The major weekend begins July 11 with an 8am Mass at St. Joseph Church, 4300 Landis Ave., to honor all deceased Sea Isle City lifeguards. At 10:45am, a parade along the Promenade (29th to 44th streets) will feature boats from several area beach patrols, music and Grand Marshal Andy Sannino, at the age of 100 the oldest living Sea Isle City lifeguard. He served on the patrol in 1941.


The 100th anniversary celebration continues afterward at the 43rd Street beach, site of the first lifeguard stand. The ceremony will include a gun salute, bagpipes, prayers, and speeches by dignitaries. It will end with a Row-Out Ceremony, during which SICBP alumni will row two lifeguard boats past the breakers, where flowers will be set adrift in honor of all deceased beach patrol members.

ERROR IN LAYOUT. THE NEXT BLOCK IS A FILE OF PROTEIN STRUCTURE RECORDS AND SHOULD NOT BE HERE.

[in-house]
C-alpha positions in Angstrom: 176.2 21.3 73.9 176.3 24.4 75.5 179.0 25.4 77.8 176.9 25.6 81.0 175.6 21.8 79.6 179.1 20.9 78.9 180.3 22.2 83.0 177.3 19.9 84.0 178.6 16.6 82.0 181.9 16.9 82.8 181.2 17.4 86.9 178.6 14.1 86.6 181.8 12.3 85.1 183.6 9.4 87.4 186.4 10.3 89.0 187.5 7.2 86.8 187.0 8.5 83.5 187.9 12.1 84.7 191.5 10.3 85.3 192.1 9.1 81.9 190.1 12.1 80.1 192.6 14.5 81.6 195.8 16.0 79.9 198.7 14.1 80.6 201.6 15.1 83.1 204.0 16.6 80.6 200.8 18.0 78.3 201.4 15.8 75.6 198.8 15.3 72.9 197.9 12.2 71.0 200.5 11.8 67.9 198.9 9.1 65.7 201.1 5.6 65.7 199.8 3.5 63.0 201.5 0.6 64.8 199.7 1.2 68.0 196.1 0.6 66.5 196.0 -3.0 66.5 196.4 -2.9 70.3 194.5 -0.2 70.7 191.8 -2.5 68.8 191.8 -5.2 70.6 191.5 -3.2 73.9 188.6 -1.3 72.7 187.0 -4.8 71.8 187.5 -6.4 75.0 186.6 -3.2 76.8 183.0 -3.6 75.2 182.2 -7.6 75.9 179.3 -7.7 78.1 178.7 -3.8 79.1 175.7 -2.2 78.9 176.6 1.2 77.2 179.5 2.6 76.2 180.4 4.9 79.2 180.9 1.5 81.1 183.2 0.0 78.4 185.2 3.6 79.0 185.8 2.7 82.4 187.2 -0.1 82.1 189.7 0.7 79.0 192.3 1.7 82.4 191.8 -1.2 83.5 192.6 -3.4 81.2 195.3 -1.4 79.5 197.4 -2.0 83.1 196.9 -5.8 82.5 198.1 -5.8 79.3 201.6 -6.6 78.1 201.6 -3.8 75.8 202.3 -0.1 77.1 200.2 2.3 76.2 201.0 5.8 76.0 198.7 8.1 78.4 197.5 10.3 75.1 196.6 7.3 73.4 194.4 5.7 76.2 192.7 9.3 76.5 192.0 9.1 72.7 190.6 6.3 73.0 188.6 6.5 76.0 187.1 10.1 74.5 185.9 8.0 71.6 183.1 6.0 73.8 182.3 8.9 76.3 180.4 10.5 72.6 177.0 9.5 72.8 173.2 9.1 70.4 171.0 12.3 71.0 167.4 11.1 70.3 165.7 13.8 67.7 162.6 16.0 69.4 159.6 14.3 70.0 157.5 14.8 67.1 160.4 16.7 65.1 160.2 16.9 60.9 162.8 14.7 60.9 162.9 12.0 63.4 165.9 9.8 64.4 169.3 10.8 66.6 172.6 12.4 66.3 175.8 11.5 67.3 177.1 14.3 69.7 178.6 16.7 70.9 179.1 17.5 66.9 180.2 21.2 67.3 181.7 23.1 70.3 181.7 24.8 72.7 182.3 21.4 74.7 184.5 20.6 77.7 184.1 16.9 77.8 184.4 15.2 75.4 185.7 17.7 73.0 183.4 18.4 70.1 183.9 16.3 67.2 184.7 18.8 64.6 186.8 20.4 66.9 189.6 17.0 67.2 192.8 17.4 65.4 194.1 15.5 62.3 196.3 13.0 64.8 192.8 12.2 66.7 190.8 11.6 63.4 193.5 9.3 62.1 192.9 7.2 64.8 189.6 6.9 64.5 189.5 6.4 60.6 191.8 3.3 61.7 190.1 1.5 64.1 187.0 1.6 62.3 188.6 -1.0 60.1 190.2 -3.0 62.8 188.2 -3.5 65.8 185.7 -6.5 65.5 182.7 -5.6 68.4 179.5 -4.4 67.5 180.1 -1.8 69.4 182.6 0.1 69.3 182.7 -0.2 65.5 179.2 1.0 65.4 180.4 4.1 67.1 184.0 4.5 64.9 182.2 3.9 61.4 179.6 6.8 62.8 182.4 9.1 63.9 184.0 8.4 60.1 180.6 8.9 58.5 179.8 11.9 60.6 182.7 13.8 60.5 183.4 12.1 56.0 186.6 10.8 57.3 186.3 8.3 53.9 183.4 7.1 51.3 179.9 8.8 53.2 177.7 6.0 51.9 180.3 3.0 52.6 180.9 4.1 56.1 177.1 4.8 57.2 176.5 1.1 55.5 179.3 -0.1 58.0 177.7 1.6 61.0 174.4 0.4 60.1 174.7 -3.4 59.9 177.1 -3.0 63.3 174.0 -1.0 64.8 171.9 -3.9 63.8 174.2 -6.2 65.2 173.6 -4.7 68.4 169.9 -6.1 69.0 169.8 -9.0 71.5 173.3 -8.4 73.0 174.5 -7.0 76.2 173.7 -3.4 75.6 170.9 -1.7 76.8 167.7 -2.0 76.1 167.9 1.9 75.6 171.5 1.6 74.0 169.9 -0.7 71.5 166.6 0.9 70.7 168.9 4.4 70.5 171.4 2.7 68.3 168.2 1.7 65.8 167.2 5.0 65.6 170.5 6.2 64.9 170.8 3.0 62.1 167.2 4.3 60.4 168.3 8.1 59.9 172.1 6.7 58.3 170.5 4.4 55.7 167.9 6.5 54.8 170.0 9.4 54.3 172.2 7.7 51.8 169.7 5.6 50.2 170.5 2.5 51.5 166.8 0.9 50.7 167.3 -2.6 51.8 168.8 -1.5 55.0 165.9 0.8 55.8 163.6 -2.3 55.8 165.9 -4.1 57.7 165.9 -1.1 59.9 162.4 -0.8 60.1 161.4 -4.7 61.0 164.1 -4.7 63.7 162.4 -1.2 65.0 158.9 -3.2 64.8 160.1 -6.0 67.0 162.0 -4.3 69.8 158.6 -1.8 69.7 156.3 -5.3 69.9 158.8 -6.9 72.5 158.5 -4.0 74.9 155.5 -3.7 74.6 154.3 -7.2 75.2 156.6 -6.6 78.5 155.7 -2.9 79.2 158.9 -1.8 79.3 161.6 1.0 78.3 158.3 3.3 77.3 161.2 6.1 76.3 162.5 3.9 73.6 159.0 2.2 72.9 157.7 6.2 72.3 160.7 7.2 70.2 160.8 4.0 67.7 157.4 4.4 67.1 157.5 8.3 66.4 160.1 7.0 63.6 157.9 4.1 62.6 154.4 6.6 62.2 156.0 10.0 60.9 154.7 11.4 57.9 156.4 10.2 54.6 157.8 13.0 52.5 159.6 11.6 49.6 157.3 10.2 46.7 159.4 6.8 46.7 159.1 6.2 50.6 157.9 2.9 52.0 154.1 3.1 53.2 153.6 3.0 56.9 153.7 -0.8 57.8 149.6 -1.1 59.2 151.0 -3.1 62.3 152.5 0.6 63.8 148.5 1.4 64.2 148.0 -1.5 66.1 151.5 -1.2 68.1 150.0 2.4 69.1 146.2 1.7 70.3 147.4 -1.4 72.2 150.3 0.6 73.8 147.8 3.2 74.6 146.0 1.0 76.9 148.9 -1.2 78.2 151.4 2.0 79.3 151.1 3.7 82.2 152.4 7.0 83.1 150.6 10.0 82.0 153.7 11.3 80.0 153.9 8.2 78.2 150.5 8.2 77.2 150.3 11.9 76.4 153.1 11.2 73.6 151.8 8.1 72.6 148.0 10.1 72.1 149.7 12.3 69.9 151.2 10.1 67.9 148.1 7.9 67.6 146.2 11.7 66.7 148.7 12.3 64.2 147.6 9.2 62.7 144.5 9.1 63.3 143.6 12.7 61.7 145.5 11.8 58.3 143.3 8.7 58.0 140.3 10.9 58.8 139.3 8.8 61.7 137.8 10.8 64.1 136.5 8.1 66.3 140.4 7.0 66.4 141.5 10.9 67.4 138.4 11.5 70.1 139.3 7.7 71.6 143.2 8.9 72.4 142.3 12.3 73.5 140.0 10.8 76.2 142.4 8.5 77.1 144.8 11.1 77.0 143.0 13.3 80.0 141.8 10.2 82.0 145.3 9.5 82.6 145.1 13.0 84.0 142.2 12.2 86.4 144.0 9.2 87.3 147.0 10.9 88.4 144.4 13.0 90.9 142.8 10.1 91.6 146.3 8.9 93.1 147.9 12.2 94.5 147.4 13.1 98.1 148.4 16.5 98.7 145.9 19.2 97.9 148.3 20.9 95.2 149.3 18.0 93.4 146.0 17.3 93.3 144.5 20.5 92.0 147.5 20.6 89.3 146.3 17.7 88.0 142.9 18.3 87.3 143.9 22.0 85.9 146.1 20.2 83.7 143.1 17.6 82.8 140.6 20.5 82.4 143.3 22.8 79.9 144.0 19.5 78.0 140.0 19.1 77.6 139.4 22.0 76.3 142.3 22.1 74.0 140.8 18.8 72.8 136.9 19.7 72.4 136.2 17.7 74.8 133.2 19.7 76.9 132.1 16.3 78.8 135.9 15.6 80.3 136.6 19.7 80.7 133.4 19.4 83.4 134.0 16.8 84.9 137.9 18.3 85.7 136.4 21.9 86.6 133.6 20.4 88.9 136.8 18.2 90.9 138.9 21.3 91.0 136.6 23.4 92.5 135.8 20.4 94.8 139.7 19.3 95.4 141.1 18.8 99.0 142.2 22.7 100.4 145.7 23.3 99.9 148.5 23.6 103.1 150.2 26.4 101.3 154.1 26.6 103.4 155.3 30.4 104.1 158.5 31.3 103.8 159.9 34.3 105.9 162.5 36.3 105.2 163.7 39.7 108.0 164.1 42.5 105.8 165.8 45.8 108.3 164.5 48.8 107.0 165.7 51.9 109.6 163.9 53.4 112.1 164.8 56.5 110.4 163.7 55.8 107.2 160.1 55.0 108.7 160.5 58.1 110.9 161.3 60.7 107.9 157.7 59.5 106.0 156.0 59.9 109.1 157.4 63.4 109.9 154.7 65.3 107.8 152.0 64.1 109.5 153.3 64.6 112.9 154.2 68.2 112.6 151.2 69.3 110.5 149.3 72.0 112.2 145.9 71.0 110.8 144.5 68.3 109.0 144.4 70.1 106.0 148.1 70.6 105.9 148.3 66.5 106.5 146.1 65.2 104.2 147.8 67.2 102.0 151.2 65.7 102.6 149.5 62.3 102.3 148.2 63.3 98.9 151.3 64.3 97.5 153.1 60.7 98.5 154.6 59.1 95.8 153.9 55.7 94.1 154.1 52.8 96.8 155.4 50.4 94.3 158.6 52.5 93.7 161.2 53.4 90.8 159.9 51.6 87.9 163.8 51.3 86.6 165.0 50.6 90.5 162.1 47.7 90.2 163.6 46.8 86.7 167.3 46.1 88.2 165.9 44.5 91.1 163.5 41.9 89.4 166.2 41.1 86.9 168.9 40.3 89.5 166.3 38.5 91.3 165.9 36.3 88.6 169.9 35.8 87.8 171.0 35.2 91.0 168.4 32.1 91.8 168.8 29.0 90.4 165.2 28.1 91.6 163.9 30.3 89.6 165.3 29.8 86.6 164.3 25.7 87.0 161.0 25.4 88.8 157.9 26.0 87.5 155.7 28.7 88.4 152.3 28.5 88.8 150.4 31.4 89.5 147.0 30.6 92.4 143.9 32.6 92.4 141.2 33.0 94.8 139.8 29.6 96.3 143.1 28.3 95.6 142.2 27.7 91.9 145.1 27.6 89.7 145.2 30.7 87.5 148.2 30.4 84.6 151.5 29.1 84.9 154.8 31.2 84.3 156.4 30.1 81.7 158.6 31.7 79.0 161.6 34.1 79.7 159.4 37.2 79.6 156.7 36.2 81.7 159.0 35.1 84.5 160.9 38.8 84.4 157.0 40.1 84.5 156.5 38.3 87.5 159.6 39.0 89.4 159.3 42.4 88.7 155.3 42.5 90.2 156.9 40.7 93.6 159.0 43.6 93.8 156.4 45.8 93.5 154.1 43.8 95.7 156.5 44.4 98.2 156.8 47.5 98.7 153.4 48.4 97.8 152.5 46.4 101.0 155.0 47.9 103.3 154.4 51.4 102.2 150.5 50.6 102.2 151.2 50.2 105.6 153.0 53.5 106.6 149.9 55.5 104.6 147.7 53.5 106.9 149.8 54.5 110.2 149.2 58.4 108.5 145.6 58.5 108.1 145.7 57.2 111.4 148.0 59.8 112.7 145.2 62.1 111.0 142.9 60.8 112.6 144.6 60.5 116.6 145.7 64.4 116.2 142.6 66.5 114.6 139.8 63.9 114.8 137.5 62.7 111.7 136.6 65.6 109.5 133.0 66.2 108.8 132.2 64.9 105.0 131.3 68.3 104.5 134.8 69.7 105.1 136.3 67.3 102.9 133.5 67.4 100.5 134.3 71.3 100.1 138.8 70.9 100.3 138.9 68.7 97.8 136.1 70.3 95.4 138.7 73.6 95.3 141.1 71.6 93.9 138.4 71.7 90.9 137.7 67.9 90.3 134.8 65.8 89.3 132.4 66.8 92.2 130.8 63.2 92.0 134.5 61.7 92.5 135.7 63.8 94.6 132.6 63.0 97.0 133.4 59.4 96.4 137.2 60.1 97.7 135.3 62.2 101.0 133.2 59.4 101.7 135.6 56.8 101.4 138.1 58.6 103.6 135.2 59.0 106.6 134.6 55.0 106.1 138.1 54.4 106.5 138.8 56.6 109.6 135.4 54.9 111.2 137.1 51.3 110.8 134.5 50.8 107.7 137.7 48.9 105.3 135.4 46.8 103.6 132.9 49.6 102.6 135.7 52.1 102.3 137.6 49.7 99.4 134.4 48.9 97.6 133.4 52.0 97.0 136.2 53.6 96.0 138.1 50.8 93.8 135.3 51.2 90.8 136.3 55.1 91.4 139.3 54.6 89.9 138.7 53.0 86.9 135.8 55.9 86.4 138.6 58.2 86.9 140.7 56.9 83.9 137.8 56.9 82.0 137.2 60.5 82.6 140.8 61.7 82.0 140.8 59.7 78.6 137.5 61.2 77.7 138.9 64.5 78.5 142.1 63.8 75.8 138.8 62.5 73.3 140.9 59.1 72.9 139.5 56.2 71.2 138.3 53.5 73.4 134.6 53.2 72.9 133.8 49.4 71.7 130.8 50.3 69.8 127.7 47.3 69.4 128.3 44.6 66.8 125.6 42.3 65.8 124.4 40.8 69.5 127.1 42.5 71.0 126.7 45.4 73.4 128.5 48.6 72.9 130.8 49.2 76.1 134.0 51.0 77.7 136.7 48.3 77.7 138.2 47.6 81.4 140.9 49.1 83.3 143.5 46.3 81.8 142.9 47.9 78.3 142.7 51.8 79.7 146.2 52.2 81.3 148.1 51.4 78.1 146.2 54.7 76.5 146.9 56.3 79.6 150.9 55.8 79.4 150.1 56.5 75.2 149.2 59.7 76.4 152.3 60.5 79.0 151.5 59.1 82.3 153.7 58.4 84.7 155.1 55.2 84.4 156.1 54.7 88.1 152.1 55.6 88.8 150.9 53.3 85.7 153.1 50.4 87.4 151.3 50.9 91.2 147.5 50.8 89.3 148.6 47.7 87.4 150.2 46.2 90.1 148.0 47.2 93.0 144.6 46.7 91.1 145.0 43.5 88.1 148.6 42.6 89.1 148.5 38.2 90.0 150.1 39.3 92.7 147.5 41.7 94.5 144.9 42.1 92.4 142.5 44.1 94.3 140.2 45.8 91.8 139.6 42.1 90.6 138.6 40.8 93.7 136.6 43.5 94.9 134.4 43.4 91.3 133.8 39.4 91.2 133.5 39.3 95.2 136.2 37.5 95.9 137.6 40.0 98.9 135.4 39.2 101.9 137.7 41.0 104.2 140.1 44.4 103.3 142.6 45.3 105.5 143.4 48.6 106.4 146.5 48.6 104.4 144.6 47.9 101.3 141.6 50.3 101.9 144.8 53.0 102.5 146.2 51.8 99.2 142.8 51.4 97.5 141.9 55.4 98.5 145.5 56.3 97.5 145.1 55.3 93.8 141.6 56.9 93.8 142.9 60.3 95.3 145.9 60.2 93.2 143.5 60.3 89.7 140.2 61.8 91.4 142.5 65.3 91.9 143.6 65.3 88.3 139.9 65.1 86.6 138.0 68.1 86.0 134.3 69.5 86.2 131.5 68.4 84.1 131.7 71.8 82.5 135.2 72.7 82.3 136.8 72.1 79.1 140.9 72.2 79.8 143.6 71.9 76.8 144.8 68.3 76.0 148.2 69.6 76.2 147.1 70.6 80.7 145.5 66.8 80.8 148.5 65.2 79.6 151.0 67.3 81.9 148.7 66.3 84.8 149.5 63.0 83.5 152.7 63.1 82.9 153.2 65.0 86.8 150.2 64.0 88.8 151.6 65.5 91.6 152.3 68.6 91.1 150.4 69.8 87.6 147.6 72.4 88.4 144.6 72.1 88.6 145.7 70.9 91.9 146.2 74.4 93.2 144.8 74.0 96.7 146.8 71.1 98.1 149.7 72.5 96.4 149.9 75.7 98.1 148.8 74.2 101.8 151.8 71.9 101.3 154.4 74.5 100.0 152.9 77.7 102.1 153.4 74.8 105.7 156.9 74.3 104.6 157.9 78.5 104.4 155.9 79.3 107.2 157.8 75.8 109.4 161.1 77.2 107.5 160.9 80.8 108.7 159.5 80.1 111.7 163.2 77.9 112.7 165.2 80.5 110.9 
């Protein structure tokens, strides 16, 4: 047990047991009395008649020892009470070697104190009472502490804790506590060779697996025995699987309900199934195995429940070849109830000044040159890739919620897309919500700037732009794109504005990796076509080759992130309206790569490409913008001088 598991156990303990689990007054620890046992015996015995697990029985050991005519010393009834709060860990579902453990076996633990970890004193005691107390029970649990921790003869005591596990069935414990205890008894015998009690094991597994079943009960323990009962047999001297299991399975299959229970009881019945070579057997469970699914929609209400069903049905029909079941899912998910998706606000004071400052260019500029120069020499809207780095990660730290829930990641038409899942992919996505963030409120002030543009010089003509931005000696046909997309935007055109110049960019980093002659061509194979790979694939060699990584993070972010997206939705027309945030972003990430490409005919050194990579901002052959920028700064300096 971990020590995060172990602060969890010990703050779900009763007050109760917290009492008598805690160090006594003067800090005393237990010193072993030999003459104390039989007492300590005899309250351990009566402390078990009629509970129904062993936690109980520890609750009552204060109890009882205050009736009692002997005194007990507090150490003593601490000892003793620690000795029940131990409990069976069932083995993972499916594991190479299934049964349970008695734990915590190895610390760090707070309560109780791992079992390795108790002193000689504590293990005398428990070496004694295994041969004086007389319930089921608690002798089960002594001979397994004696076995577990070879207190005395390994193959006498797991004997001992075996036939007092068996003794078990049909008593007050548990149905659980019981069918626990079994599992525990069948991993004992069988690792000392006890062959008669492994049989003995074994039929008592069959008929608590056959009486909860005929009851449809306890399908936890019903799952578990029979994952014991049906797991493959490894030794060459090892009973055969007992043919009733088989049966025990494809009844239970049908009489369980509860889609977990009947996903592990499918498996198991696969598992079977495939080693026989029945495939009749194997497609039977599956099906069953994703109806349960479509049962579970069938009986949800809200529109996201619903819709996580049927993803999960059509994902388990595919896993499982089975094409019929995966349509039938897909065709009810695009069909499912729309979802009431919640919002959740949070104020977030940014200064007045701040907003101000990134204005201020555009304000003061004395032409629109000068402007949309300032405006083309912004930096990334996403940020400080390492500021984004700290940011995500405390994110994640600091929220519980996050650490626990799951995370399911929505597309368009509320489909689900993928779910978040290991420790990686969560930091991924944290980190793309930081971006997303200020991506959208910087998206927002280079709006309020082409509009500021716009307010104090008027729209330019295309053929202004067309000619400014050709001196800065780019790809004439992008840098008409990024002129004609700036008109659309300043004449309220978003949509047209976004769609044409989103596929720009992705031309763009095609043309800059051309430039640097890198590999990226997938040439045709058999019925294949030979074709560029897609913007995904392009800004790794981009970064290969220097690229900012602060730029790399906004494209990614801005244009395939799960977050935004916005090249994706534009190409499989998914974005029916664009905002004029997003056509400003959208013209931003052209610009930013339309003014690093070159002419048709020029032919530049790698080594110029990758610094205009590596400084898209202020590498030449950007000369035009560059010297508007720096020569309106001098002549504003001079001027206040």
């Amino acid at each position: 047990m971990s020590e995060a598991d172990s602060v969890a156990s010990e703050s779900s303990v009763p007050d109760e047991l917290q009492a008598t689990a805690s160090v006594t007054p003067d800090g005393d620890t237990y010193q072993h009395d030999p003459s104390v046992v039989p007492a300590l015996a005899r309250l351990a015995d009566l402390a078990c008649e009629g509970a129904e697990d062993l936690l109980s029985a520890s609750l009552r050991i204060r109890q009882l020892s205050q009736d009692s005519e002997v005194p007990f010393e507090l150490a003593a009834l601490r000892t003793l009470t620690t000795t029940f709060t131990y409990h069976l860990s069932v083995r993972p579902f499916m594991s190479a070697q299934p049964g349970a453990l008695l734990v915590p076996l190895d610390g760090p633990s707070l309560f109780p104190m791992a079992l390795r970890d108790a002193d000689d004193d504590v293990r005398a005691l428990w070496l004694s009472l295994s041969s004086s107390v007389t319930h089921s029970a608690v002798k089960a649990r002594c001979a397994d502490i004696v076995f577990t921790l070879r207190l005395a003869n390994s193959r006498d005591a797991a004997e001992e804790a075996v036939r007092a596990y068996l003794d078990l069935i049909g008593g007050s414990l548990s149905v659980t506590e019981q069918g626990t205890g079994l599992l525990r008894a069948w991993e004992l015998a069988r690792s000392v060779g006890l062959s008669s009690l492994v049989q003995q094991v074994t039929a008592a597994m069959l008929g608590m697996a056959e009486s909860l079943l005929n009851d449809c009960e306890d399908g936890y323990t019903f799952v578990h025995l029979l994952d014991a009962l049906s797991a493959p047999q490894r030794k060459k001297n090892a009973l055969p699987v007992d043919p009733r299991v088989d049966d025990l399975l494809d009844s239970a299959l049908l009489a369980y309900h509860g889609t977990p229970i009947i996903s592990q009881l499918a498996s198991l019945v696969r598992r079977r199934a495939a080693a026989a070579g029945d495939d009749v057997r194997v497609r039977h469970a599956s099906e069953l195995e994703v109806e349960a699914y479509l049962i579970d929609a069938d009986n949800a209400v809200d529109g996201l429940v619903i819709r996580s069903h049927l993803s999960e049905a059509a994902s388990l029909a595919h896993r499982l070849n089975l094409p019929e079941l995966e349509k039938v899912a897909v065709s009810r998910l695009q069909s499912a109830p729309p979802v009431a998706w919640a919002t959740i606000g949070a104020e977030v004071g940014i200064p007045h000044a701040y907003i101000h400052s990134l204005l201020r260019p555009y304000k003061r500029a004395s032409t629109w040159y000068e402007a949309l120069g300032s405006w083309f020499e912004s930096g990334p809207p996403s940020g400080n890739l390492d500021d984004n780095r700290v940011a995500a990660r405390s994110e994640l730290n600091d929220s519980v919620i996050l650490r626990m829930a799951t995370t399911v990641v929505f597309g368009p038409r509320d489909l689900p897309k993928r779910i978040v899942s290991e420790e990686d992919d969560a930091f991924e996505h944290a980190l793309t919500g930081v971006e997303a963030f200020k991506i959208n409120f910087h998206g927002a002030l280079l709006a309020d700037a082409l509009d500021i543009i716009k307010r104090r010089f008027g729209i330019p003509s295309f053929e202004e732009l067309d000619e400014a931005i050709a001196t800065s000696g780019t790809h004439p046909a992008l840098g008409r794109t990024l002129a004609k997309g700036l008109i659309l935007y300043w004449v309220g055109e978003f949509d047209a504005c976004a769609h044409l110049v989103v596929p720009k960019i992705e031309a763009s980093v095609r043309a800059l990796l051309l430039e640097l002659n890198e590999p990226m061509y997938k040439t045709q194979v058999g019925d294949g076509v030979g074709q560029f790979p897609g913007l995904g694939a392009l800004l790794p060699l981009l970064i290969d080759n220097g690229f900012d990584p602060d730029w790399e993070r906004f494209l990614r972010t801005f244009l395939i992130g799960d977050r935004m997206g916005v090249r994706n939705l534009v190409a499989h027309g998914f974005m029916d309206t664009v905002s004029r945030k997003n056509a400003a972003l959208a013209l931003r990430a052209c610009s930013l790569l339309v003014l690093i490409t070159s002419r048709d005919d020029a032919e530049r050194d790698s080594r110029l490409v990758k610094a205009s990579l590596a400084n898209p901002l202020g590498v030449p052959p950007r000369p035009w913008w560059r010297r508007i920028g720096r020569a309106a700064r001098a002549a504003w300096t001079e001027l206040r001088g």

Captain Mike McHale (circa 1980) at a Memorial Day Service. He later became mayor of Sea Isle City.


An open house follows from 1-5pm at the Beach Patrol Headquarters involving guided tours and the opportunity to view equipment, photos from past decades, and awards from competitions.


A rain date of July 12 buffers the two major anniversary dates.


On July 13, at 10am, former captains Mike McHale and Bill Gallagher will give a historical presentation about the Sea Isle City Beach Patrol at the Sea Isle City Library, 4800 Central Ave., followed by a second open house at the Beach Patrol Headquarters from 1-5pm.


The different logos of the SICBP through the years.


A paddle-out wreath ceremony from the 44th Street beach will be held at 3pm, with lifeguard boats, paddle boards and WaveRunners to honor deceased members of the beach patrol.


At 7pm, the newest Hall of Fame inductees will be honored. The location is to be determined. The honorees will be Lt. John McCann, Lt. Tom McFadden, Blake Tribuchi-Downey and Matt Ledwith Sr.